Collagens are the most abundant extracellular matrix (ECM) proteins in the renal stroma. As a result of repeated or persistent impairment of the kidney, the balance between ECM degradation and formation is disturbed, leading to renal fibrosis. There is a great medical need to find patients at risk and identify patients who are more likely to respond to treatment. Impaired turnover of ECM proteins such as collagens leads to renal fibrosis, which is a strong predictor of end-stage renal disease progression. Nordic's Protein Fingerprint technology enables the quantification of protein fragments resulting from ECM turnover directly in serum and/or urine, allowing monitoring of the processes of fibrogenesis and fibrolysis.
Many diseases affect renal function by attacking the glomeruli. Because biopsy is painful and can lead to complications, diagnostic tools that noninvasively assess tissue status would help with both clinical decisions and selection of patients with active disease or those more likely to respond to treatment. Nordic's Protein Fingerprint technology detects neo-epitopes of relevant extracellular matrix proteins that could provide prognostic enrichment for clinical trials and identification of patients more likely to respond to treatment.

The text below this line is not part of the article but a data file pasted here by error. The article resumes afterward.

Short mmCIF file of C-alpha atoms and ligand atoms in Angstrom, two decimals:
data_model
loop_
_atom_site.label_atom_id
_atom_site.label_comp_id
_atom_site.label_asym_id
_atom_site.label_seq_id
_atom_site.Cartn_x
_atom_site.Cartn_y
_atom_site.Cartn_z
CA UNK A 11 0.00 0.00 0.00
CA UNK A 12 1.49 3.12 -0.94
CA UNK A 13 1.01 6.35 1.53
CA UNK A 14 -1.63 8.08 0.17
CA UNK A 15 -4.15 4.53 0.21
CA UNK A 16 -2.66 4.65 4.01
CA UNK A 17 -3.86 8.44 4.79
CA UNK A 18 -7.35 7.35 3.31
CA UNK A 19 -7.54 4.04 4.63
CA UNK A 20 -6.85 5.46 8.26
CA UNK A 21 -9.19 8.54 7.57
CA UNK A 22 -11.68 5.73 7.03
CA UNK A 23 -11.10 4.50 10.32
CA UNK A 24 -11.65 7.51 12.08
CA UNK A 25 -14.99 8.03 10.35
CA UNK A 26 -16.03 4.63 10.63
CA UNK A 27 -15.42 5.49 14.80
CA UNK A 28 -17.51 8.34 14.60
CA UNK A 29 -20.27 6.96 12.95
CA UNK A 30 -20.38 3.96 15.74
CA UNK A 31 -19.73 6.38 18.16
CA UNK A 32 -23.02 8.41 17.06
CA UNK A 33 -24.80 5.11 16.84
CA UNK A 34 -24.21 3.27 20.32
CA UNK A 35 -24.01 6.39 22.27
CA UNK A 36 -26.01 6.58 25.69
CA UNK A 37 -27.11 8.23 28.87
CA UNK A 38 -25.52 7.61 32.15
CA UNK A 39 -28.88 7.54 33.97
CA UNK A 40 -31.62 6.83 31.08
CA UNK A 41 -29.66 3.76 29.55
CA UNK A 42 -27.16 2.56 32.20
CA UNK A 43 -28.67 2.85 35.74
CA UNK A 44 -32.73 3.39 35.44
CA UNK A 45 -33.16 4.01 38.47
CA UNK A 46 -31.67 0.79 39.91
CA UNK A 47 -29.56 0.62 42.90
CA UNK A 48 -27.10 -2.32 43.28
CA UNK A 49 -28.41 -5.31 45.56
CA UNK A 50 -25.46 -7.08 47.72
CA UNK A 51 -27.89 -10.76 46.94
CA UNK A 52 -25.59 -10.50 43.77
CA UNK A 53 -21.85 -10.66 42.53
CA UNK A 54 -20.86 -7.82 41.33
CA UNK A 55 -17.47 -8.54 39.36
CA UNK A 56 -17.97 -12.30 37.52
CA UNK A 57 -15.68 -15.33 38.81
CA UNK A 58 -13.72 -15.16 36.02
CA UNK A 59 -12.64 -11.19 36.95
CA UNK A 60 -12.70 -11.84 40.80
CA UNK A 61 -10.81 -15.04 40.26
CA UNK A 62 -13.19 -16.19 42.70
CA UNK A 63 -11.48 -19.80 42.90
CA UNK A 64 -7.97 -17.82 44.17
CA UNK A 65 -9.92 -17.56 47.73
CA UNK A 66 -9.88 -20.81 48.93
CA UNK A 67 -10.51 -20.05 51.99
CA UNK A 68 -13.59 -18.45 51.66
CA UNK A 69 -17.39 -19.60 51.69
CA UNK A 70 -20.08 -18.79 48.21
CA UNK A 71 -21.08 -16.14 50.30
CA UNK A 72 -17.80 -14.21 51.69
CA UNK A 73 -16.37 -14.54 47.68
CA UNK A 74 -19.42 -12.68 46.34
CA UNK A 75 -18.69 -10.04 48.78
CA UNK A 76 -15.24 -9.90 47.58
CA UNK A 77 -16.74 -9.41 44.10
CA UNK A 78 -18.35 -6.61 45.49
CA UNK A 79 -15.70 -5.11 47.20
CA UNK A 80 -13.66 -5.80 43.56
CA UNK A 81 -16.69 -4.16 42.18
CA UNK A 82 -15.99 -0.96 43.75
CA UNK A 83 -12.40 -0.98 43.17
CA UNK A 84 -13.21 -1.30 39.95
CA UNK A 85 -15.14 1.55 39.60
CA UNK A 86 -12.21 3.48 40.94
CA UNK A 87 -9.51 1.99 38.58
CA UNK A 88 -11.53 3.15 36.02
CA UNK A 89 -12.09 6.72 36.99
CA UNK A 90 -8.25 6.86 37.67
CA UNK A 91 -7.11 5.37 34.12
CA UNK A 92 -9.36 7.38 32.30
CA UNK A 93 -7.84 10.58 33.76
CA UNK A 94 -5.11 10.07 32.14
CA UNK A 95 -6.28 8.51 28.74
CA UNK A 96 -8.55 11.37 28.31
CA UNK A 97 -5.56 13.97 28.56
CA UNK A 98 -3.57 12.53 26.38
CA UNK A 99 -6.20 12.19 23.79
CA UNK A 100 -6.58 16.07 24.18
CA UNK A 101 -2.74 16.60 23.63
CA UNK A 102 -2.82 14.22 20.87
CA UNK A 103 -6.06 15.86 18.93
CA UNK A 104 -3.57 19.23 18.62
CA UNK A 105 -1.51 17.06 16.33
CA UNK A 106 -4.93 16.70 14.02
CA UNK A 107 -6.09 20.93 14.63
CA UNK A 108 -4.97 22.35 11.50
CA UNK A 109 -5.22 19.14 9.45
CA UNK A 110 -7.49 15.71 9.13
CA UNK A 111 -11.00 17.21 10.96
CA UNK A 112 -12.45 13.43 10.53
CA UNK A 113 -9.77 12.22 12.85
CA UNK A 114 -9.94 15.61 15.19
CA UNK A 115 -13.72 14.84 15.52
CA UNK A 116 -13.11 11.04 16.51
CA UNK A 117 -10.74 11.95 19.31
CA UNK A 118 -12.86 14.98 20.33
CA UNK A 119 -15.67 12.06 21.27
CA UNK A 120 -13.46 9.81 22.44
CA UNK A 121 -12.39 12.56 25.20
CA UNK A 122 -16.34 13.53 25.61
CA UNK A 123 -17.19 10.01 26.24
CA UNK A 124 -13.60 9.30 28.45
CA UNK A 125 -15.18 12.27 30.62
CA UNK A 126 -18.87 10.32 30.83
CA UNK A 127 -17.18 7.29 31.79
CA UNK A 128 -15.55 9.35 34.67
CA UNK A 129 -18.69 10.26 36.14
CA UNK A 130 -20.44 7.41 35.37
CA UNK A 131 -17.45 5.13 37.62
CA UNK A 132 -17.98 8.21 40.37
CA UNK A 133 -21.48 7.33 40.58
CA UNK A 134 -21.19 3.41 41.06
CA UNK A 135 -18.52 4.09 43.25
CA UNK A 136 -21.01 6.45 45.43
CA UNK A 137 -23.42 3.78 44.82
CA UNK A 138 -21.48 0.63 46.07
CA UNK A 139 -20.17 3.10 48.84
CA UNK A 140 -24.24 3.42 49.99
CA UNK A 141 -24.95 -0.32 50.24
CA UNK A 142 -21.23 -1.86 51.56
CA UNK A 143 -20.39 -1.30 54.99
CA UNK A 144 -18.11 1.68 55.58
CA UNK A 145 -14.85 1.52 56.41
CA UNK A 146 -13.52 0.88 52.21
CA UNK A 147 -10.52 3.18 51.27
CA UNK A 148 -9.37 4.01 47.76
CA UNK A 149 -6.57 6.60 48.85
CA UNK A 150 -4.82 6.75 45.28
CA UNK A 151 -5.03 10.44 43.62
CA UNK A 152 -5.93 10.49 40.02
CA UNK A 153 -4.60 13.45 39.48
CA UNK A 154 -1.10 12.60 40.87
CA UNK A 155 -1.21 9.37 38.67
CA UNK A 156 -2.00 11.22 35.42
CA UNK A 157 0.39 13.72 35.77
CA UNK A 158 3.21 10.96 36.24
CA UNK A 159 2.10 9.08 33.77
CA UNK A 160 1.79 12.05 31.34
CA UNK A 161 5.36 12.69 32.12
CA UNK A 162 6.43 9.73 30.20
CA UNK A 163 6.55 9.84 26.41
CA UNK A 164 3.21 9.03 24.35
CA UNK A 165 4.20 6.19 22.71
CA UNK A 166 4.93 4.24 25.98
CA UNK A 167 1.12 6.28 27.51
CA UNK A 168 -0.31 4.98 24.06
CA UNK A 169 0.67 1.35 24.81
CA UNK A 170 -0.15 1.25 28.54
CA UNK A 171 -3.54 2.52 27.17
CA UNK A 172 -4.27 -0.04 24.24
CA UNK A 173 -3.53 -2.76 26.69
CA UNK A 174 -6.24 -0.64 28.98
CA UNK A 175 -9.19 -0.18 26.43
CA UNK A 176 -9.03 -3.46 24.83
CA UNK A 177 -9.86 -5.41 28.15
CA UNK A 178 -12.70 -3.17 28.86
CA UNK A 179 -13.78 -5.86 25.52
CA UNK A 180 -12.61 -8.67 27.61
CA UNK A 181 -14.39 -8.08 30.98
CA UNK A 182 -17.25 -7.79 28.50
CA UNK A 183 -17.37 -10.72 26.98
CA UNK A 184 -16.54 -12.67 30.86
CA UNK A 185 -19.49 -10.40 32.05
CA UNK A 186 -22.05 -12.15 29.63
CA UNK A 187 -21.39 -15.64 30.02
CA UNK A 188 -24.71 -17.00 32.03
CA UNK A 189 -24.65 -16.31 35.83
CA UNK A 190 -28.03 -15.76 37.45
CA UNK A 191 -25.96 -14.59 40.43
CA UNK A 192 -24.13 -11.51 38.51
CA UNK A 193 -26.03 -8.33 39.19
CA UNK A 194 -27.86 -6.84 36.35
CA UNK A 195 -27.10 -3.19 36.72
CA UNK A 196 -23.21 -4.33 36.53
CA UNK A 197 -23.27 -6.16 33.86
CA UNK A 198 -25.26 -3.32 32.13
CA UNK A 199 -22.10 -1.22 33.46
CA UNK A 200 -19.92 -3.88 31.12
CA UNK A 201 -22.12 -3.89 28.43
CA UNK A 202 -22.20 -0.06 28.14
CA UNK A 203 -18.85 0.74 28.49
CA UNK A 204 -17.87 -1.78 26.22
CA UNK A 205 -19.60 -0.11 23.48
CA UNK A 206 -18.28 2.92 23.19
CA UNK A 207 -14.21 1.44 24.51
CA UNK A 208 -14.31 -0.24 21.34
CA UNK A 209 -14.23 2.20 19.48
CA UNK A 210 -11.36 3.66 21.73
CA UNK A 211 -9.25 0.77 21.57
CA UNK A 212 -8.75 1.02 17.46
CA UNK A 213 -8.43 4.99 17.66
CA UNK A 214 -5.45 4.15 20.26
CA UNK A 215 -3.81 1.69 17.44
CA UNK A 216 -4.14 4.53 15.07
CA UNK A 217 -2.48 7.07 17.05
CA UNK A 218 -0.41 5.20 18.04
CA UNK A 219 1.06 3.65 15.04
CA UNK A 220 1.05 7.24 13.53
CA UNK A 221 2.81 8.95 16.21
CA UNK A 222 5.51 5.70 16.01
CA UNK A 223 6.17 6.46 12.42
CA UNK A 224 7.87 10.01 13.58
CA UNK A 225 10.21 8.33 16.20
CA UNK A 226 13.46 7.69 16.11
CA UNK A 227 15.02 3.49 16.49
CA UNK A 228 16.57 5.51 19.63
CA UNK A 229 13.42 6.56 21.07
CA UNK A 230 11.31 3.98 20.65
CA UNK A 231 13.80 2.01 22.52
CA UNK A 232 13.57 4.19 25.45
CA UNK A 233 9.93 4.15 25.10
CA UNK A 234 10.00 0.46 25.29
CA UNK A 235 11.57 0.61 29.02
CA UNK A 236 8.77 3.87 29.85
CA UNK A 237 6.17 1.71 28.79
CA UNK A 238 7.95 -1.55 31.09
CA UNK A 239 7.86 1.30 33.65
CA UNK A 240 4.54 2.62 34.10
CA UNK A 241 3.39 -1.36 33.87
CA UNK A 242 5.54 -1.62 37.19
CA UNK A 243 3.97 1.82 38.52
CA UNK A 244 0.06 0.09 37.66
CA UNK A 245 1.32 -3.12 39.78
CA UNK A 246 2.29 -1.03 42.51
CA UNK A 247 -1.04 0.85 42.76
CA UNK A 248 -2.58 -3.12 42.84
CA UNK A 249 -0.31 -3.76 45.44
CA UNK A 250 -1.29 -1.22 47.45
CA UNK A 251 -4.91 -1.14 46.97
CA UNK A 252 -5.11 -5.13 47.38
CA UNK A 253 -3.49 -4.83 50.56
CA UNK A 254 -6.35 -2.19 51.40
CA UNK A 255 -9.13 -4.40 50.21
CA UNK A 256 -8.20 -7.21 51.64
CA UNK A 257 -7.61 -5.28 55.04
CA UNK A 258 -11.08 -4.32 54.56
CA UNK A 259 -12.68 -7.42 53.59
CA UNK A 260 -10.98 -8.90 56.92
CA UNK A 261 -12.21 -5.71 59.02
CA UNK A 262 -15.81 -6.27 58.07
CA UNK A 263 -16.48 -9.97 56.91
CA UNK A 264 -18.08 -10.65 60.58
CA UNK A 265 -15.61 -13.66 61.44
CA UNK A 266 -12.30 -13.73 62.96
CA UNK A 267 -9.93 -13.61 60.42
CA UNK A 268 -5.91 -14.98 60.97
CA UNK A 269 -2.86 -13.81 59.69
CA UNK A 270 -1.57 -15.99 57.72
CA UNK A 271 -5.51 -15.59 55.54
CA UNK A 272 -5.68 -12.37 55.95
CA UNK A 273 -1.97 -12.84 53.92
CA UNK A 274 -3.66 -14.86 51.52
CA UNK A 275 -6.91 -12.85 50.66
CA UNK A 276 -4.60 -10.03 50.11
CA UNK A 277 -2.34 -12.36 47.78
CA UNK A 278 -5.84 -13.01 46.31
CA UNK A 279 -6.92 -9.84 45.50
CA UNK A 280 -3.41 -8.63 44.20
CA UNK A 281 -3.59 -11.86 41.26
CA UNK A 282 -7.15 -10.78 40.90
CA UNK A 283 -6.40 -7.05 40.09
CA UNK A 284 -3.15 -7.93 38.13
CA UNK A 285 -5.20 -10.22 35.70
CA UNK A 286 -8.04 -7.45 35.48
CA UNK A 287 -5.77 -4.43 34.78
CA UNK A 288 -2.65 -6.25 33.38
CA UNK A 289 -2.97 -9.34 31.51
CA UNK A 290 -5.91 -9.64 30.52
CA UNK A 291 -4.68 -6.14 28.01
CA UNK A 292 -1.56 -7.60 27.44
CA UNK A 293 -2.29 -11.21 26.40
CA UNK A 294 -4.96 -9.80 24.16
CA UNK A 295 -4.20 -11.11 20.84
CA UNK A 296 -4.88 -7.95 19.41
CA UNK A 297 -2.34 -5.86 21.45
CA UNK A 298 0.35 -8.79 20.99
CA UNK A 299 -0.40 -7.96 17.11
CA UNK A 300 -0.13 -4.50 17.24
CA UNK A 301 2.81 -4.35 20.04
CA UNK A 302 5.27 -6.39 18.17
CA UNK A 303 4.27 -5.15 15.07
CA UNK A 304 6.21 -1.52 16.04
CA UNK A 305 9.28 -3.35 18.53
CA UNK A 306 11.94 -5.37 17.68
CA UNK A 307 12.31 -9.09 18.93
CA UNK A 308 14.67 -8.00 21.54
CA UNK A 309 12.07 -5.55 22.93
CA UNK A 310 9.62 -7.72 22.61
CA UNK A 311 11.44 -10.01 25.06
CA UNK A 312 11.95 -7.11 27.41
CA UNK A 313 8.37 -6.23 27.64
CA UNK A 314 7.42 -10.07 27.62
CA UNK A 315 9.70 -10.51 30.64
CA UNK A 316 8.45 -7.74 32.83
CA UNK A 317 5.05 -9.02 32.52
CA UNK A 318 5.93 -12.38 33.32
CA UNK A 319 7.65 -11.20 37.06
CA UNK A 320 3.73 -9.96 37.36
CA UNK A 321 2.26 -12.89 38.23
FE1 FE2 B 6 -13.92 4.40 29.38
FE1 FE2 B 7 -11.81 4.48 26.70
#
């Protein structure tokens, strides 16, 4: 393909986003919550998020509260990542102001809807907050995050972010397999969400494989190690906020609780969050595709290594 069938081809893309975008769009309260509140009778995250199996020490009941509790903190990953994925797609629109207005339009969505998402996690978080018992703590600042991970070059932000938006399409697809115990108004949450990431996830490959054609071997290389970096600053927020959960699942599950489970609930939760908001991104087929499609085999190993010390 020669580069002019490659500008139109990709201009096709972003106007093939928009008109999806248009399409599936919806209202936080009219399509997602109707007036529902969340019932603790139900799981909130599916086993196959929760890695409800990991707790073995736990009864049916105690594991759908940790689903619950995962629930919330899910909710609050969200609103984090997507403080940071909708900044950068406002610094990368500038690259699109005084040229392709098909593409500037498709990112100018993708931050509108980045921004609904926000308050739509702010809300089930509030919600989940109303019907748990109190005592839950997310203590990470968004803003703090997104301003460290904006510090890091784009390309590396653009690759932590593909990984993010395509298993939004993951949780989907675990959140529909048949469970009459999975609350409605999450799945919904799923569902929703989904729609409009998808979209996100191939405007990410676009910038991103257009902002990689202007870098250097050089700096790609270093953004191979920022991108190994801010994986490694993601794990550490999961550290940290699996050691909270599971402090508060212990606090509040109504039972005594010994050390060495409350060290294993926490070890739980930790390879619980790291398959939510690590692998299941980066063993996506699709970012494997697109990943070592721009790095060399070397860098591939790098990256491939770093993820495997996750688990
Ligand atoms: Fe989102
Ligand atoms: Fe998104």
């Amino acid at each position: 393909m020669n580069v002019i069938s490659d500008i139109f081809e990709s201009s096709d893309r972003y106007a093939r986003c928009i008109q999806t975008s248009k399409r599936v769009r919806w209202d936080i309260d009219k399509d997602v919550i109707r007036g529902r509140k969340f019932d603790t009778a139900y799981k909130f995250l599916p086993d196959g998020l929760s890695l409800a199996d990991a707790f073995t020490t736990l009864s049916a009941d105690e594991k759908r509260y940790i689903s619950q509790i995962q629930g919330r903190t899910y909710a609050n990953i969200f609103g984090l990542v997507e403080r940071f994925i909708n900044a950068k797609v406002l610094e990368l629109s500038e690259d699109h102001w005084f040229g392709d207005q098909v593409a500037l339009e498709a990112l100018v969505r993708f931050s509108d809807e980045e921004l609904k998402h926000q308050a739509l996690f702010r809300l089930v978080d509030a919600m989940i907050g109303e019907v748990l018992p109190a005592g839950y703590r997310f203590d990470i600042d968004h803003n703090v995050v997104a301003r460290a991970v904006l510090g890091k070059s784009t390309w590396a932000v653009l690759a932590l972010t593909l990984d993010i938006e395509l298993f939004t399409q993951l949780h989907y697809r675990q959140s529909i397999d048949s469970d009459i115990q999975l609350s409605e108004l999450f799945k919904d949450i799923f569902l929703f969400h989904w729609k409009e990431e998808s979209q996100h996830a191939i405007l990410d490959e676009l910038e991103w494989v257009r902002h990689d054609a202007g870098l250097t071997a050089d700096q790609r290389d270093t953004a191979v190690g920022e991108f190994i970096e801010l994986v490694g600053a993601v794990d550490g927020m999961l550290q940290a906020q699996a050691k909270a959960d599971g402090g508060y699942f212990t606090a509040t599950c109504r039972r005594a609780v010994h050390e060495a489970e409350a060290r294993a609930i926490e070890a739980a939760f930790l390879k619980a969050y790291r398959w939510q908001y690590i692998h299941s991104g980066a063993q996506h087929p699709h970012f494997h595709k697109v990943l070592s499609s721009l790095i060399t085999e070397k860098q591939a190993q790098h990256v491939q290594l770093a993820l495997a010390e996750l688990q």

During disease progression, DKD patients show expansion of the mesangia and thickening of the glomerular basement membrane, as well as tubulointerstitial fibrosis. The composition of the extracellular matrix (ECM) in the kidney has been shown to change during disease progression. Nordic's Protein Fingerprint technology enables the quantification of protein fragments generated during ECM turnover directly in serum and/or urine, thereby monitoring the processes of fibrogenesis and fibrolysis. The biomarkers can help distinguish between healthy and DKD patients and are associated with the severity of disease detected. Protein Fingerprint biomarkers measured at disease onset may be prognostic for negative outcomes and predict response to treatment. In addition, longitudinal biomarker assessment may reveal the impact of a given treatment on ECM remodeling.
Careful evaluation of renal transplant recipients is important for a successful transplant outcome. With advances in treatment, most allografts are no longer lost to acute rejection of the allograft by the kidney transplant recipient, but rather to chronic rejection. There is an urgent need for improved characterization of kidney transplant recipients, as currently neither clinical parameters nor biomarkers are available to accurately predict immediate and long-term renal function after transplantation. Preliminary results suggest that the marker PRO-C6 has the potential to fill this gap.
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